Staging and grading of laryngeal (larynx) cancer

Knowing the stage and grade of a cancer helps your doctors decide on the best treatment for you.

Staging of laryngeal cancer

The stage of a cancer describes:

  • its size
  • whether it has spread from where it first started.

Knowing this helps doctors decide the best treatment for you.

We understand that waiting to know the stage and grade of your cancer can be a worrying time. We are here if you need someone to talk to. You can:

TNM staging system

Doctors usually use the TNM system to stage cancer of the larynx. TNM stands for tumour, node and metastases. This system gives the complete stage of the cancer:

  • T describes how much of the larynx and surrounding area is affected by the primary tumour.
  • N describes whether the cancer has spread to any nearby lymph nodes.
  • M describes whether the cancer has spread to other parts of the body, such as the lungs. This is called metastases or secondary cancer.

Doctors put numbers after the T, N and M. The numbers give more details about the size and spread of the cancer. Higher numbers mean the cancer is more advanced.

Your doctor or nurse can give you more information about this staging system.

Number staging system

Another staging system uses numbers to describe the stage of the cancer.

This is a simplified number staging system for cancer of the larynx:

  • Stage 0 laryngeal cancer

    This is sometimes called carcinoma in situ or CIS. The cancer cells are only in the lining of the larynx. There are usually no symptoms, so the cancer is not usually diagnosed at this stage. Your doctor may sometimes call this stage pre-cancerous.

  • Stage 1 and 2 laryngeal cancer

    Early stage cancers that have not grown outside of the larynx.

  • Stage 3 and 4 laryngeal cancer

    More advanced tumours that may have:

    • affected the movement of the vocal cords
    • spread outside the larynx, either in the tissues around the larynx or to lymph nodes in the neck
    • spread to other areas of the body. 

In this information, we use the terms early stage, locally advanced, and advanced to describe larynx cancer:

  • Early stage

    Cancers of the larynx that are stage 0, 1 or 2.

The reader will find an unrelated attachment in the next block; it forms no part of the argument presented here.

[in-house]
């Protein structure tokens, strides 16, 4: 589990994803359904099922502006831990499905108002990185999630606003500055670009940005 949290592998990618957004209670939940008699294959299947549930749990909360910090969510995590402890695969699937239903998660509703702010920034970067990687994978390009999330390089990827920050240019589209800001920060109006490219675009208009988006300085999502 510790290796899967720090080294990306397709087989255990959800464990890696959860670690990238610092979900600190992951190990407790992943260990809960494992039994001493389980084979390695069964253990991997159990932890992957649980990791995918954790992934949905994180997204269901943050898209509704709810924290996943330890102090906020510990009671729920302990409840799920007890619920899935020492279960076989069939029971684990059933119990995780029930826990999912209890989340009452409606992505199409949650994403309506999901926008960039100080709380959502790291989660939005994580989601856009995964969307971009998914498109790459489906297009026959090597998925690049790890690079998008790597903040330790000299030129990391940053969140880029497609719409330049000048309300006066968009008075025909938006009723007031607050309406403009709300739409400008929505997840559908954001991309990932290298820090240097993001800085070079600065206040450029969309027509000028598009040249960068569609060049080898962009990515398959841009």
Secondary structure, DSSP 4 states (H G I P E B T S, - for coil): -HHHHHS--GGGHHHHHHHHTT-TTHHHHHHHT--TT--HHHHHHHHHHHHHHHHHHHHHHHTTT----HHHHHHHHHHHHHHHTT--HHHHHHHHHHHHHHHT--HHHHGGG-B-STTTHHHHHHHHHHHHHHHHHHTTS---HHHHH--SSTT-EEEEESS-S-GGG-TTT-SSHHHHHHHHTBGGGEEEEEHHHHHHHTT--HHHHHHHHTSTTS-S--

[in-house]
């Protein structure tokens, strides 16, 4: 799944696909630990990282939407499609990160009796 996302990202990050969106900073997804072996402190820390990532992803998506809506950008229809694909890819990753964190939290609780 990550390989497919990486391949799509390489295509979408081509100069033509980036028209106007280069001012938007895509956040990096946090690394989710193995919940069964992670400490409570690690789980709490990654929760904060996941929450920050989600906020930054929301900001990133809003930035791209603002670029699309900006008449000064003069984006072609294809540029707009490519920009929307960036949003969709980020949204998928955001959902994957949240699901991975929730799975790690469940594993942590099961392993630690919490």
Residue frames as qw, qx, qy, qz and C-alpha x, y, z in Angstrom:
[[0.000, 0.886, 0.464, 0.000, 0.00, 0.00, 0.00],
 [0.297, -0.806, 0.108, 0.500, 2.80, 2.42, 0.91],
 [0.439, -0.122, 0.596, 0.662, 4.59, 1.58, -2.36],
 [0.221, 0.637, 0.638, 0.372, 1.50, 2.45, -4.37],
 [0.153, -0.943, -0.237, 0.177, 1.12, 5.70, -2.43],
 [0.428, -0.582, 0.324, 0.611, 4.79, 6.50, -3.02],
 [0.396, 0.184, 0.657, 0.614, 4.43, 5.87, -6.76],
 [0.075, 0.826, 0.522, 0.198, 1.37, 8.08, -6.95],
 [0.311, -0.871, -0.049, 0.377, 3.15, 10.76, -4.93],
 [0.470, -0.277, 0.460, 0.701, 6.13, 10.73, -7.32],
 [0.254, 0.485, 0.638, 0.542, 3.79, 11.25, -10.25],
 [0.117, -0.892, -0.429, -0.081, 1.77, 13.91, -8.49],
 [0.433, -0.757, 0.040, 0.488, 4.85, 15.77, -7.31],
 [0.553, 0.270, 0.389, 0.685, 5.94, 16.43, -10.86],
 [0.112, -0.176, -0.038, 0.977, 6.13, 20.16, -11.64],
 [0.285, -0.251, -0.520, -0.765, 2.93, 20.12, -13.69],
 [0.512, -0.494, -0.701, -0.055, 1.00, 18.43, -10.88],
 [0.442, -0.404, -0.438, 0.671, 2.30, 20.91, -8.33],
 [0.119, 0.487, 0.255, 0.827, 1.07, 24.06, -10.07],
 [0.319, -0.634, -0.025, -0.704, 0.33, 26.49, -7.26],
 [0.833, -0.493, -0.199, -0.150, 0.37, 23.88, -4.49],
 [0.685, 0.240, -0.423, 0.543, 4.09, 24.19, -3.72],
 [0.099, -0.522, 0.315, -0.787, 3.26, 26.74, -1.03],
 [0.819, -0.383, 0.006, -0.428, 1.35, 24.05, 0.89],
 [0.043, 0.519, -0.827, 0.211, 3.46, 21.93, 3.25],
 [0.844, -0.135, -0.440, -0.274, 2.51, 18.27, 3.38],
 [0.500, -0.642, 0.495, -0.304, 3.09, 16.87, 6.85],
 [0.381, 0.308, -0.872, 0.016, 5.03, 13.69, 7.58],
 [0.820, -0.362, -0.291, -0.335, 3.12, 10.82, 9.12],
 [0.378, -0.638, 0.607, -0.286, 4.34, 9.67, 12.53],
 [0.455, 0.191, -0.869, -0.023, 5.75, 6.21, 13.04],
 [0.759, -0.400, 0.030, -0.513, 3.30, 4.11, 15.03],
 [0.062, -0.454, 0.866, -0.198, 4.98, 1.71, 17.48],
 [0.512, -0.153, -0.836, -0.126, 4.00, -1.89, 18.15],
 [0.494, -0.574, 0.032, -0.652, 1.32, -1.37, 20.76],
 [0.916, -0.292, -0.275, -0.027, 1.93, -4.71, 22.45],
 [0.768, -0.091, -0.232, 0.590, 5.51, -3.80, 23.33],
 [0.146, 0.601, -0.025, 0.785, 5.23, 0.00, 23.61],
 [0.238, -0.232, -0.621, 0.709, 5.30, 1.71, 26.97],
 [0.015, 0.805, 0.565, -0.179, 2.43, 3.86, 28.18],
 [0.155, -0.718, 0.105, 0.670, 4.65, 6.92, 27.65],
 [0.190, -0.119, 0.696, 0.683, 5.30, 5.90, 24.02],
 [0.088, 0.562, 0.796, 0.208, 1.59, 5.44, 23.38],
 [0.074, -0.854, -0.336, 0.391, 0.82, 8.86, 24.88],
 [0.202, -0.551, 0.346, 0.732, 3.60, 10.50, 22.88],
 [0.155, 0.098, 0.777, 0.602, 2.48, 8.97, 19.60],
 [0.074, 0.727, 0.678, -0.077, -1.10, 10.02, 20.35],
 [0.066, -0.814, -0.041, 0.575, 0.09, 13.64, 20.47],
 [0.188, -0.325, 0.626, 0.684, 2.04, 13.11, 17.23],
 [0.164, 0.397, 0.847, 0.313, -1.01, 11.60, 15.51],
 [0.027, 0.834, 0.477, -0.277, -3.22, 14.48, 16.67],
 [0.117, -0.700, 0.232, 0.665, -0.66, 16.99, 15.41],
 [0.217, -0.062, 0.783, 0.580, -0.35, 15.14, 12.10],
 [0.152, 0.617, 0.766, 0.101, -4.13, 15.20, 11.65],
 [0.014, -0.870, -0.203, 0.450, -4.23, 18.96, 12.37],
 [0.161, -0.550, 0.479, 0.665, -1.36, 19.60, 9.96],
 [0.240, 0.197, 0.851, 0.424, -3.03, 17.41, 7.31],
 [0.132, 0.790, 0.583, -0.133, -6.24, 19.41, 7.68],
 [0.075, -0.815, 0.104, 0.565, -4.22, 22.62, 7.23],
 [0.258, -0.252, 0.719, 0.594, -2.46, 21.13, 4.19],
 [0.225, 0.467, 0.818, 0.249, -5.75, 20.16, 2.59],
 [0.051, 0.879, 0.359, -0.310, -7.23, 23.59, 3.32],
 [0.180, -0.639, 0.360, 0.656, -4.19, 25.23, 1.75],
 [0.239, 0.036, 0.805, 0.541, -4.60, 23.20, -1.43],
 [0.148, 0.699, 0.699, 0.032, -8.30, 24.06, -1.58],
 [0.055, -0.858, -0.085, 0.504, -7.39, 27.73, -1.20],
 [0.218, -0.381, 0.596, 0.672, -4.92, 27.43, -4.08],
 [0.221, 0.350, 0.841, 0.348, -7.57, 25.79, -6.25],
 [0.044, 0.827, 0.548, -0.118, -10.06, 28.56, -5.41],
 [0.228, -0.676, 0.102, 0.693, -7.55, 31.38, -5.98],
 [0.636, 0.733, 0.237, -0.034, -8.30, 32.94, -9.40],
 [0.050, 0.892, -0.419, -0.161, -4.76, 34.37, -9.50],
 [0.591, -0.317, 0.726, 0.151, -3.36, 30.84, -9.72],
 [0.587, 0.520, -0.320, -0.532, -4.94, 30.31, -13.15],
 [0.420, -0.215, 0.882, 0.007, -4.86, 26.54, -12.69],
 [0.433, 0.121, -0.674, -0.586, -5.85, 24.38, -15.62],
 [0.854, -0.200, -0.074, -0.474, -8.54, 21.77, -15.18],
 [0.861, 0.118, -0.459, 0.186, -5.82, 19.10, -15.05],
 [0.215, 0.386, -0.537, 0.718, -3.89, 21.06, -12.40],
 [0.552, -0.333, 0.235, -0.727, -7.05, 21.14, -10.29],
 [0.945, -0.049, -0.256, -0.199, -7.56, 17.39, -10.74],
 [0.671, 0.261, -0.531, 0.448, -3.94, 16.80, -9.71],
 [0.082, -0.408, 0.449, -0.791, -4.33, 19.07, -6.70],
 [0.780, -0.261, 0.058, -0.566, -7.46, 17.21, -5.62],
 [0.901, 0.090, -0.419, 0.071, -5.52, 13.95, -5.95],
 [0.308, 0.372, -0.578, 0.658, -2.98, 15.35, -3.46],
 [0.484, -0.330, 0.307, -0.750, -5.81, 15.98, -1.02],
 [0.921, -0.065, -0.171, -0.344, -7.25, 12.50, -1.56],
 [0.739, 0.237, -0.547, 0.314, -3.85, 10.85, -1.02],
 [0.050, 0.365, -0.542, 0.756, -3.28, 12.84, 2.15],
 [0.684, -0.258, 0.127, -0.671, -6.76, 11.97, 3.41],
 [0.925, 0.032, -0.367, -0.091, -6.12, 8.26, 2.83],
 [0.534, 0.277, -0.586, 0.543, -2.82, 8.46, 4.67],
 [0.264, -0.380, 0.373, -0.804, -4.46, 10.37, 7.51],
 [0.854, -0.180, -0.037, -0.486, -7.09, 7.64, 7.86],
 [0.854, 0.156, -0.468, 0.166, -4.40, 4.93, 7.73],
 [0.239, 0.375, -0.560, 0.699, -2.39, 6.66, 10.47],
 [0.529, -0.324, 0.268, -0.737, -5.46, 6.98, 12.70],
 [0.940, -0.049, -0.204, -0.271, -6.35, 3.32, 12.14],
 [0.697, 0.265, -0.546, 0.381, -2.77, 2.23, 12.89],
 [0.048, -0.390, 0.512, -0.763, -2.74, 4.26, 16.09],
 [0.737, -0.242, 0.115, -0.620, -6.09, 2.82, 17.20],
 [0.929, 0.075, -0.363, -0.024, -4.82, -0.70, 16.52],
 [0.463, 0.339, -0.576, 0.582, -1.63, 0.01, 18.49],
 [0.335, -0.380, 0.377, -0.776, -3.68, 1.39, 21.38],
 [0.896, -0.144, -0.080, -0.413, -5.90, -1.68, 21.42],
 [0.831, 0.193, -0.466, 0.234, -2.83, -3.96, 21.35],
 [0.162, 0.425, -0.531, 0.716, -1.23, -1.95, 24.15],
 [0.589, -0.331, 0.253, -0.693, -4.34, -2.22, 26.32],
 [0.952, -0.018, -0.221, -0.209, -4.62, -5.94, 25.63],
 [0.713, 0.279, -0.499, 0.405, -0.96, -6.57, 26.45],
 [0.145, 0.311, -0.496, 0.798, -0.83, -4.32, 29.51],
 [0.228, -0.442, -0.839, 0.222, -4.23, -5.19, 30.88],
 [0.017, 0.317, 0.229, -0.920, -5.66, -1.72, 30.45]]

• Locally advanced

    Cancers that have spread into the area surrounding the larynx but have not spread to other areas of the body. This covers stage 3 and some stage 4 cancers.

  • Advanced

    Cancers that have spread to other areas of the body. These are stage 4 cancers.

Staging for cancer of the larynx is complex. It depends on where in the larynx the cancer started. For example, cancer that starts in the vocal cords, also known as the glottis, rarely spreads to other areas of the body. Your doctor can tell you more about your individual situation.

Grading of laryngeal cancer

Grading is about how the cancer cells look under the microscope compared with normal cells. The grade helps your doctor to plan your treatment. The grades used for laryngeal cancer are the following:

  • Grade 1 (low-grade or well-differentiated cancer) – the cancer cells look similar to normal cells. They usually grow slowly and are less likely to spread.
  • Grade 2 (moderate or intermediate-grade cancer) – the cancer cells look more abnormal and are slightly faster growing.
  • Grade 3 (high-grade or poorly differentiated cancer) – the cancer cells look very different from normal cells and may grow more quickly.

About our information

  • References

    Below is a sample of the sources used in our laryngeal cancer information. If you would like more information about the sources we use, please contact us at

    ESMO Annals of Oncology. Squamous cell carcinoma of the oral cavity, larynx, oropharynx and hypopharynx. EHNS-ESMO-ESTRO Clinical Practice Guidelines for diagnosis, treatment and follow up. 2020. Available from (accessed Jan 2022).

    NICE Guideline NG36. Cancer of the upper aerodigestive tract: assessment and management in people aged 16 and over. 2018. Available from (accessed Jan 2022).

    NICE Technology Appraisal TA736. Nivolumab for treating recurrent of metastatic squamous cell carcinoma of the head and neck after platinum-based chemotherapy. 2021. Available from (accessed Jan 2022).

  • Reviewers

    This information has been written, revised and edited by Macmillan Cancer Support’s Cancer Information Development team. It has been reviewed by expert medical and health professionals and people living with cancer. It has been approved by Senior Medical Editor, Dr Claire Paterson, Consultant Clinical Oncologist. 

    Our cancer information has been awarded the PIF TICK. Created by the Patient Information Forum, this quality mark shows we meet PIF’s 10 criteria for trustworthy health information.

Date reviewed

Reviewed: 01 June 2022
Next review: 01 June 2025
Trusted Information Creator - Patient Information Forum
Trusted Information Creator - Patient Information Forum

Our cancer information meets the PIF TICK quality mark.

This means it is easy to use, up-to-date and based on the latest evidence. Learn more about how we produce our information.